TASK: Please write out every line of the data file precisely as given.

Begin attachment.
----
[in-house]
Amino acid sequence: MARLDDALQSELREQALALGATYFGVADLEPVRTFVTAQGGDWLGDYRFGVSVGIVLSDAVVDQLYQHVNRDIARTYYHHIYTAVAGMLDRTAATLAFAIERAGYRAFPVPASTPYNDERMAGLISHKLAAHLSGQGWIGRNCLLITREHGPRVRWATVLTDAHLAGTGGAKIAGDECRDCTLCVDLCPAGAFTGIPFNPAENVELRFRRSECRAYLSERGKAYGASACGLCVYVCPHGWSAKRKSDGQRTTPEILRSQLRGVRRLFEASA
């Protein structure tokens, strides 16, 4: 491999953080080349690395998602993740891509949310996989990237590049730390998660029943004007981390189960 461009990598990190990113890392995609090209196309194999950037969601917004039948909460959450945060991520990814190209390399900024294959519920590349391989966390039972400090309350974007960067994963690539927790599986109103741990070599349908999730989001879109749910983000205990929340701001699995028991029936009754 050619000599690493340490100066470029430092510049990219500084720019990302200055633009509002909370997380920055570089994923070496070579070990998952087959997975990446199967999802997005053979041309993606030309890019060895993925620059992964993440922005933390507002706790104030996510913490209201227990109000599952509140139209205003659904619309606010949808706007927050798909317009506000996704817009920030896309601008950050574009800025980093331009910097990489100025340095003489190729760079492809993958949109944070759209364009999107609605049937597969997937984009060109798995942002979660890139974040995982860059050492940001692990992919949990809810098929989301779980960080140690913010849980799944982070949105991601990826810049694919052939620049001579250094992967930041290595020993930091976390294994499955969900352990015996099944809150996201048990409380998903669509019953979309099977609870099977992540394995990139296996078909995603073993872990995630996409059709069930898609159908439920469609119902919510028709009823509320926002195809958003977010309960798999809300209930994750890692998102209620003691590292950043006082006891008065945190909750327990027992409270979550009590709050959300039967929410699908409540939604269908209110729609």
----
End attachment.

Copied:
[in-house]
Amino acid sequence: MARLDDALQSELREQALALGATYFGVADLEPVRTFVTAQGGDWLGDYRFGVSVGIVLSDAVVDQLYQHVNRDIARTYYHHIYTAVAGMLDRTAATLAFAIERAGYRAFPVPASTPYNDERMAGLISHKLAAHLSGQGWIGRNCLLITREHGPRVRWATVLTDAHLAGTGGAKIAGDECRDCTLCVDLCPAGAFTGIPFNPAENVELRFRRSECRAYLSERGKAYGASACGLCVYVCPHGWSAKRKSDGQRTTPEILRSQLRGVRRLFEASA
């Protein structure tokens, strides 16, 4: 491999953080080349690395998602993740891509949310996989990237590049730390998660029943004007981390189960 461009990598990190990113890392995609090209196309194999950037969601917004039948909460959450945060991520990814190209390399900024294959519920590349391989966390039972400090309350974007960067994963690539927790599986109103741990070599349908999730989001879109749910983000205990929340701001699995028991029936009754 050619000599690493340490100066470029430092510049990219500084720019990302200055633009509002909370997380920055570089994923070496070579070990998952087959997975990446199967999802997005053979041309993606030309890019060895993925620059992964993440922005933390507002706790104030996510913490209201227990109000599952509140139209205003659904619309606010949808706007927050798909317009506000996704817009920030896309601008950050574009800025980093331009910097990489100025340095003489190729760079492809993958949109944070759209364009999107609605049937597969997937984009060109798995942002979660890139974040995982860059050492940001692990992919949990809810098929989301779980960080140690913010849980799944982070949105991601990826810049694919052939620049001579250094992967930041290595020993930091976390294994499955969900352990015996099944809150996201048990409380998903669509019953979309099977609870099977992540394995990139296996078909995603073993872990995630996409059709069930898609159908439920469609119902919510028709009823509320926002195809958003977010309960798999809300209930994750890692998102209620003691590292950043006082006891008065945190909750327990027992409270979550009590709050959300039967929410699908409540939604269908209110729609």